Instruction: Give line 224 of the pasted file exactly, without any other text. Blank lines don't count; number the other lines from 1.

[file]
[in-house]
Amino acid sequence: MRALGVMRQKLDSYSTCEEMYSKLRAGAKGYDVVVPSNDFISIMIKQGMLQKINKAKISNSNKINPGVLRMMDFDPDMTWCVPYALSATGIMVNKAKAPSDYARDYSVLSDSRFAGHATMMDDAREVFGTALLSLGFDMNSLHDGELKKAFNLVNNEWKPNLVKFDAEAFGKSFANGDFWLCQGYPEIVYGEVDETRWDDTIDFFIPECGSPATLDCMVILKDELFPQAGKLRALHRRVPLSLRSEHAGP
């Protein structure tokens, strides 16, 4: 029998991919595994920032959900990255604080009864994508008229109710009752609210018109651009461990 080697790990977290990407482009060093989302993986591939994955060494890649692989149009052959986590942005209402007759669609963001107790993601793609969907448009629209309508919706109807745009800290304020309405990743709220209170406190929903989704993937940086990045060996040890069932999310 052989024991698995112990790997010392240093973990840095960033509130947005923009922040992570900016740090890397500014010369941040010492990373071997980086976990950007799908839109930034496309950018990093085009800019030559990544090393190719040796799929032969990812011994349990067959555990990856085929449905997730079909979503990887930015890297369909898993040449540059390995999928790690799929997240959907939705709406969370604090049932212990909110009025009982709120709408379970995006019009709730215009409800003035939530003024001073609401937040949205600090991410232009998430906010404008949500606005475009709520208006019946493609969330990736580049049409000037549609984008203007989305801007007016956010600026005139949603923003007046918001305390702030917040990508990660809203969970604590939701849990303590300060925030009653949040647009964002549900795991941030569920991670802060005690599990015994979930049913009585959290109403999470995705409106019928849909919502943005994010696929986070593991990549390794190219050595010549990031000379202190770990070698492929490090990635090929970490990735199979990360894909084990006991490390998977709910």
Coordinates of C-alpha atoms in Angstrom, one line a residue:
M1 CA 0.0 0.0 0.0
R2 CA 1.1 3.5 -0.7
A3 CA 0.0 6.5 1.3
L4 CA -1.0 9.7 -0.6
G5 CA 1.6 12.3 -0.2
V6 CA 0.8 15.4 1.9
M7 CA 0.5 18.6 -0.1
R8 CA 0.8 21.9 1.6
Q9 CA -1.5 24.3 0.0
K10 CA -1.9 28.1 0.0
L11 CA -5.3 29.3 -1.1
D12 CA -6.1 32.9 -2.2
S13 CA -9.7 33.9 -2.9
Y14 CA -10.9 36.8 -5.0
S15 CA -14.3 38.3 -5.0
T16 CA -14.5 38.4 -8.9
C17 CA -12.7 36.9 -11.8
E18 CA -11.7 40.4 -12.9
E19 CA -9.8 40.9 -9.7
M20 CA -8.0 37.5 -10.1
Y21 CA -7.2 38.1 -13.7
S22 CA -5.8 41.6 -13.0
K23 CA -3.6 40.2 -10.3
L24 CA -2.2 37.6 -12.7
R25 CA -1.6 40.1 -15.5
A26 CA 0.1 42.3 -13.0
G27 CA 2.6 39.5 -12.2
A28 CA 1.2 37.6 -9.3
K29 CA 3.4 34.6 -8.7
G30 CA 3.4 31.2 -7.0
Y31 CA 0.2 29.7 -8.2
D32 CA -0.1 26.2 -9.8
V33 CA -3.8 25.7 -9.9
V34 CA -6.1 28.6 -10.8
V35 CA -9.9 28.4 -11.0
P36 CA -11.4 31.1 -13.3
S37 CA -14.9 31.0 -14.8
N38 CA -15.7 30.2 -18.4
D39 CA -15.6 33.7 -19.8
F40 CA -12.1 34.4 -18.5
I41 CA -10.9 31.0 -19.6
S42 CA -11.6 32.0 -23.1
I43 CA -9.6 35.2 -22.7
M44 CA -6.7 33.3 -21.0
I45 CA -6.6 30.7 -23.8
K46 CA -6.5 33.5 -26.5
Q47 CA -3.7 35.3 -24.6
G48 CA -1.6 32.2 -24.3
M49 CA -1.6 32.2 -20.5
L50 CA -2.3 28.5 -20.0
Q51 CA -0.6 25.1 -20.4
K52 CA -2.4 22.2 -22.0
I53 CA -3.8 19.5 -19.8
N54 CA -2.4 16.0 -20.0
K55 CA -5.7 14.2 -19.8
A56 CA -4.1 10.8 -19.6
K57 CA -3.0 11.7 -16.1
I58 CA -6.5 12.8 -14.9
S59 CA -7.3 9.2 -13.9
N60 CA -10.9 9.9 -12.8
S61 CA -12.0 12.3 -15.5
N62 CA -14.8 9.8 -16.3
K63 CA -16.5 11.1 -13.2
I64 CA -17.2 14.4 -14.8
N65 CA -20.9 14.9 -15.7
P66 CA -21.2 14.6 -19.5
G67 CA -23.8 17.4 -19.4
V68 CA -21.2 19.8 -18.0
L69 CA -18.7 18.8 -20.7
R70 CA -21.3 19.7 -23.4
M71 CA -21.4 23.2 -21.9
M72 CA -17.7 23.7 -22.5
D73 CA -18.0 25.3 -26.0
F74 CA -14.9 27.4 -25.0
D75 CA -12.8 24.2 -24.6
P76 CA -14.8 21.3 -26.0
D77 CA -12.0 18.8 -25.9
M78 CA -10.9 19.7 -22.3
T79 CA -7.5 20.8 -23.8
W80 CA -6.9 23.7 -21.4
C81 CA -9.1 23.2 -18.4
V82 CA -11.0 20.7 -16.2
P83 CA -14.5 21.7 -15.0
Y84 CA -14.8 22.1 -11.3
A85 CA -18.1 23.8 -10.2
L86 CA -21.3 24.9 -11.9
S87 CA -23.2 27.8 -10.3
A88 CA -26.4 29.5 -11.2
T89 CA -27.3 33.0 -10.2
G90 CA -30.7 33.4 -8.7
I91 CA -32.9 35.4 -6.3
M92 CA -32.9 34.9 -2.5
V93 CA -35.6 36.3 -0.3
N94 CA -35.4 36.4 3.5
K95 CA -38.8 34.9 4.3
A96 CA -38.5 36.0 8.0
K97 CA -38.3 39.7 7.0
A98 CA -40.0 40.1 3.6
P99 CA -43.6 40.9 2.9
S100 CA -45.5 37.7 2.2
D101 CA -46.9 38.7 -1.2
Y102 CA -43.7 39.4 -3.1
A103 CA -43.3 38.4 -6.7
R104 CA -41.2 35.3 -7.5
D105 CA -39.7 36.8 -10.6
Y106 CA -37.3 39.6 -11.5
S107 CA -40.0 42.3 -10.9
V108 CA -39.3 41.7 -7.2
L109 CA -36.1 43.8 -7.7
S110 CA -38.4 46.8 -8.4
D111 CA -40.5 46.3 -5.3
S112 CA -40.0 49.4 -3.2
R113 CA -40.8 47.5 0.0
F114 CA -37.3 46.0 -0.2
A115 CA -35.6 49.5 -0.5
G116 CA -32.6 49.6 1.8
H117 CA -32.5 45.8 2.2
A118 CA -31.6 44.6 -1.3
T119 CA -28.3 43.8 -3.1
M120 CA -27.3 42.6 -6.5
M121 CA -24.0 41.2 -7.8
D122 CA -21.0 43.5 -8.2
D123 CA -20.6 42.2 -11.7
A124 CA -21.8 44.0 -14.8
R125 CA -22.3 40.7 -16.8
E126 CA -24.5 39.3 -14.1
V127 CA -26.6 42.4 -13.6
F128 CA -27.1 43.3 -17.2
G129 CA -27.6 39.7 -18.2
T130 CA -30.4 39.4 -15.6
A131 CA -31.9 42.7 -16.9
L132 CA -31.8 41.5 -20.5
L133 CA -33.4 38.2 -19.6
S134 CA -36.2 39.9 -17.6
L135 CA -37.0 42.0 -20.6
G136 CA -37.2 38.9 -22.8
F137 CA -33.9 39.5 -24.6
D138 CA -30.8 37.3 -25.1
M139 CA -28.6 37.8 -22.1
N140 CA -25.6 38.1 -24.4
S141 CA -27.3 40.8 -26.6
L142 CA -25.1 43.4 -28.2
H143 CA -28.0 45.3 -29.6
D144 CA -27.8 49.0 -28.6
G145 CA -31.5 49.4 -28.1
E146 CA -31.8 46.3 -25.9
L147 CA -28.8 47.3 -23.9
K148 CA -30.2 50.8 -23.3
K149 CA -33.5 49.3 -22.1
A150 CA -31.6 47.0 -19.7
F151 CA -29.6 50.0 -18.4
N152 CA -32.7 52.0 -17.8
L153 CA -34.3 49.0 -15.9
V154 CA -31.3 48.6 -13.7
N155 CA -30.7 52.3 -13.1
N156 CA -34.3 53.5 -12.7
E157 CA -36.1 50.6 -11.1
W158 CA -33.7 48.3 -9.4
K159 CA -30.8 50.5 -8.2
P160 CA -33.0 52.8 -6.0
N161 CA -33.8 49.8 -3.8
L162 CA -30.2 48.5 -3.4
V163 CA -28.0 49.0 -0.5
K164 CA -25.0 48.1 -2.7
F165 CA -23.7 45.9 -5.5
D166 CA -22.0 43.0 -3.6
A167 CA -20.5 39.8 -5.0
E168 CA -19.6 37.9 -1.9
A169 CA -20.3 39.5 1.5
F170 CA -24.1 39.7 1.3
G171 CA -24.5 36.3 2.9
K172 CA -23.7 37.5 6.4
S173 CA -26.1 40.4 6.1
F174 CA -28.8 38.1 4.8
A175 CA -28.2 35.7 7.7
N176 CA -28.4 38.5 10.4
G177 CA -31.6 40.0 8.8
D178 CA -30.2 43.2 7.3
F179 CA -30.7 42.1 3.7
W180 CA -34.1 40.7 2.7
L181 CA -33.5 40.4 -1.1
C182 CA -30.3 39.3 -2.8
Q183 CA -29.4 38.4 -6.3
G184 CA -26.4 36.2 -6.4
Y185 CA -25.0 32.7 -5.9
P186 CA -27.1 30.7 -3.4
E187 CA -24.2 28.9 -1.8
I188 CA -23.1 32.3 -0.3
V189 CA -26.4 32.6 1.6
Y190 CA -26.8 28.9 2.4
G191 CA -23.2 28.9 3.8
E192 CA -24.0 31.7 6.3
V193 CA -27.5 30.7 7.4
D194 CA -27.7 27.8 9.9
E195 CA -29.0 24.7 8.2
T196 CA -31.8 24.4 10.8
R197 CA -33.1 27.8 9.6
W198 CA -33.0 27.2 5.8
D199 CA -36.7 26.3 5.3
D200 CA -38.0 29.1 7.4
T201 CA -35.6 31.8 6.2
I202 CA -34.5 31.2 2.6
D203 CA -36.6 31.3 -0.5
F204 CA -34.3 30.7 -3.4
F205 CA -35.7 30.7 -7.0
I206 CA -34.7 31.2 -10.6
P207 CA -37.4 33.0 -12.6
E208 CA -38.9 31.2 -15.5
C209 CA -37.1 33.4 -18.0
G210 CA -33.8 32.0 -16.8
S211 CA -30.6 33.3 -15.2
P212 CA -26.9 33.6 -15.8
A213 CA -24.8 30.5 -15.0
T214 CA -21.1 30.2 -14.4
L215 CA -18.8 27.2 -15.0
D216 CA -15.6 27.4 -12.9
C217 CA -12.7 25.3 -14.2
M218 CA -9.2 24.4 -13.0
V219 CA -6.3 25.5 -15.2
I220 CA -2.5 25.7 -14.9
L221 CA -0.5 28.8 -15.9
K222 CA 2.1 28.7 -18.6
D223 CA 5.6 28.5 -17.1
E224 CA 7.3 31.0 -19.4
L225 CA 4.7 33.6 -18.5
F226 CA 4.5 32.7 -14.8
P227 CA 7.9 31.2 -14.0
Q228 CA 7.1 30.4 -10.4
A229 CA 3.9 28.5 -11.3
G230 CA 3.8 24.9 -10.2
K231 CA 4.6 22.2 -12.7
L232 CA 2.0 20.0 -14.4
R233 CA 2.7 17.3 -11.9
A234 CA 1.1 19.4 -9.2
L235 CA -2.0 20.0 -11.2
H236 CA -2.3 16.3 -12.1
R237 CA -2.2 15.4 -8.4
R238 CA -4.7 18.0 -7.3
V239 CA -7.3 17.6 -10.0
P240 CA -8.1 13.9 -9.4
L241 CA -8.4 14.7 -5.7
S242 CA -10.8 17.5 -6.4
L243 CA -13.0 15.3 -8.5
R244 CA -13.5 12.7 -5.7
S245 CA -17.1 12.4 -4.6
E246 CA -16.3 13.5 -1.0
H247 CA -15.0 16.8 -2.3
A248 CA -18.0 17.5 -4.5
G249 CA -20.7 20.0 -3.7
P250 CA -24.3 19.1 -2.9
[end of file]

I220 CA -2.5 25.7 -14.9